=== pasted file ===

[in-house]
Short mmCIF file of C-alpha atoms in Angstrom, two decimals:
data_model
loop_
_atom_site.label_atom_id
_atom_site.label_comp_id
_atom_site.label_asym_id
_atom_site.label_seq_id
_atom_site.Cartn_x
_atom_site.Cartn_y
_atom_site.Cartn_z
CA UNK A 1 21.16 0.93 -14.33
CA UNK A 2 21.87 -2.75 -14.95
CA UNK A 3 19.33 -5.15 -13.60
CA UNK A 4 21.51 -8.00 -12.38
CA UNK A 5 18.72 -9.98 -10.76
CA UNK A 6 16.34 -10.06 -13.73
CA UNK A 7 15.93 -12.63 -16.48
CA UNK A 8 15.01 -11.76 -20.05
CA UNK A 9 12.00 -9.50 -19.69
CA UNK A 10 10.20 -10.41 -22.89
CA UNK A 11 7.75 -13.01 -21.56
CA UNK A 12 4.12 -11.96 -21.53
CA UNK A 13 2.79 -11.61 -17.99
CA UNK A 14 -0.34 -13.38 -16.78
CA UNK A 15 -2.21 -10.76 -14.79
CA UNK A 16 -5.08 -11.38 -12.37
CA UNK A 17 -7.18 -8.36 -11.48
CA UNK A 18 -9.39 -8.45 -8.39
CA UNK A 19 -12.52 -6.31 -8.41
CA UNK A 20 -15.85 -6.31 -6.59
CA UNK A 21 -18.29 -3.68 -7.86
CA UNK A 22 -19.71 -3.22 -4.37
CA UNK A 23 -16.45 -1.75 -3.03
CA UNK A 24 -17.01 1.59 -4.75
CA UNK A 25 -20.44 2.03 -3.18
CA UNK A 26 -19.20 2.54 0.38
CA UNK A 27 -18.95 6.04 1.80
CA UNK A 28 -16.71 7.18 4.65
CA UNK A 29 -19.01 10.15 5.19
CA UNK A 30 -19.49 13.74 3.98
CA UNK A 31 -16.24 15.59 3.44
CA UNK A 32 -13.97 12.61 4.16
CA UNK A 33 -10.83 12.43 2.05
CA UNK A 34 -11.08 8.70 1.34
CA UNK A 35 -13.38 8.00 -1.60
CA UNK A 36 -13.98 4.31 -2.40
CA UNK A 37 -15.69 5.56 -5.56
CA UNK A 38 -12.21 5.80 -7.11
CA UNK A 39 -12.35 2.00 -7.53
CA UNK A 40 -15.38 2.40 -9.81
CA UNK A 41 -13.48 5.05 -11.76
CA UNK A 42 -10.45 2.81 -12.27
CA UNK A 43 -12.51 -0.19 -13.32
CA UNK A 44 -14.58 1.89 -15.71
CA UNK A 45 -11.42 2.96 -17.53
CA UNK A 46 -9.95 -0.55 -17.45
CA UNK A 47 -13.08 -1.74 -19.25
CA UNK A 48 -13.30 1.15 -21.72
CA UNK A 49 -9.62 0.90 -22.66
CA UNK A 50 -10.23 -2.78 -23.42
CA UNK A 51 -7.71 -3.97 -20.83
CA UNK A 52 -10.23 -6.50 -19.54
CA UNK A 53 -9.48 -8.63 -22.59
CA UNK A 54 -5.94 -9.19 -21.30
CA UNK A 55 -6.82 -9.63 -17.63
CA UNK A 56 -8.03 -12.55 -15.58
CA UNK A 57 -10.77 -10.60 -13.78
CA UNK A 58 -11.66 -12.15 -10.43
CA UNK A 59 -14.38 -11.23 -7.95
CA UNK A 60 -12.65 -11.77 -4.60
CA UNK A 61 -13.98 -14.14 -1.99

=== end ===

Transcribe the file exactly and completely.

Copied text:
[in-house]
Short mmCIF file of C-alpha atoms in Angstrom, two decimals:
data_model
loop_
_atom_site.label_atom_id
_atom_site.label_comp_id
_atom_site.label_asym_id
_atom_site.label_seq_id
_atom_site.Cartn_x
_atom_site.Cartn_y
_atom_site.Cartn_z
CA UNK A 1 21.16 0.93 -14.33
CA UNK A 2 21.87 -2.75 -14.95
CA UNK A 3 19.33 -5.15 -13.60
CA UNK A 4 21.51 -8.00 -12.38
CA UNK A 5 18.72 -9.98 -10.76
CA UNK A 6 16.34 -10.06 -13.73
CA UNK A 7 15.93 -12.63 -16.48
CA UNK A 8 15.01 -11.76 -20.05
CA UNK A 9 12.00 -9.50 -19.69
CA UNK A 10 10.20 -10.41 -22.89
CA UNK A 11 7.75 -13.01 -21.56
CA UNK A 12 4.12 -11.96 -21.53
CA UNK A 13 2.79 -11.61 -17.99
CA UNK A 14 -0.34 -13.38 -16.78
CA UNK A 15 -2.21 -10.76 -14.79
CA UNK A 16 -5.08 -11.38 -12.37
CA UNK A 17 -7.18 -8.36 -11.48
CA UNK A 18 -9.39 -8.45 -8.39
CA UNK A 19 -12.52 -6.31 -8.41
CA UNK A 20 -15.85 -6.31 -6.59
CA UNK A 21 -18.29 -3.68 -7.86
CA UNK A 22 -19.71 -3.22 -4.37
CA UNK A 23 -16.45 -1.75 -3.03
CA UNK A 24 -17.01 1.59 -4.75
CA UNK A 25 -20.44 2.03 -3.18
CA UNK A 26 -19.20 2.54 0.38
CA UNK A 27 -18.95 6.04 1.80
CA UNK A 28 -16.71 7.18 4.65
CA UNK A 29 -19.01 10.15 5.19
CA UNK A 30 -19.49 13.74 3.98
CA UNK A 31 -16.24 15.59 3.44
CA UNK A 32 -13.97 12.61 4.16
CA UNK A 33 -10.83 12.43 2.05
CA UNK A 34 -11.08 8.70 1.34
CA UNK A 35 -13.38 8.00 -1.60
CA UNK A 36 -13.98 4.31 -2.40
CA UNK A 37 -15.69 5.56 -5.56
CA UNK A 38 -12.21 5.80 -7.11
CA UNK A 39 -12.35 2.00 -7.53
CA UNK A 40 -15.38 2.40 -9.81
CA UNK A 41 -13.48 5.05 -11.76
CA UNK A 42 -10.45 2.81 -12.27
CA UNK A 43 -12.51 -0.19 -13.32
CA UNK A 44 -14.58 1.89 -15.71
CA UNK A 45 -11.42 2.96 -17.53
CA UNK A 46 -9.95 -0.55 -17.45
CA UNK A 47 -13.08 -1.74 -19.25
CA UNK A 48 -13.30 1.15 -21.72
CA UNK A 49 -9.62 0.90 -22.66
CA UNK A 50 -10.23 -2.78 -23.42
CA UNK A 51 -7.71 -3.97 -20.83
CA UNK A 52 -10.23 -6.50 -19.54
CA UNK A 53 -9.48 -8.63 -22.59
CA UNK A 54 -5.94 -9.19 -21.30
CA UNK A 55 -6.82 -9.63 -17.63
CA UNK A 56 -8.03 -12.55 -15.58
CA UNK A 57 -10.77 -10.60 -13.78
CA UNK A 58 -11.66 -12.15 -10.43
CA UNK A 59 -14.38 -11.23 -7.95
CA UNK A 60 -12.65 -11.77 -4.60
CA UNK A 61 -13.98 -14.14 -1.99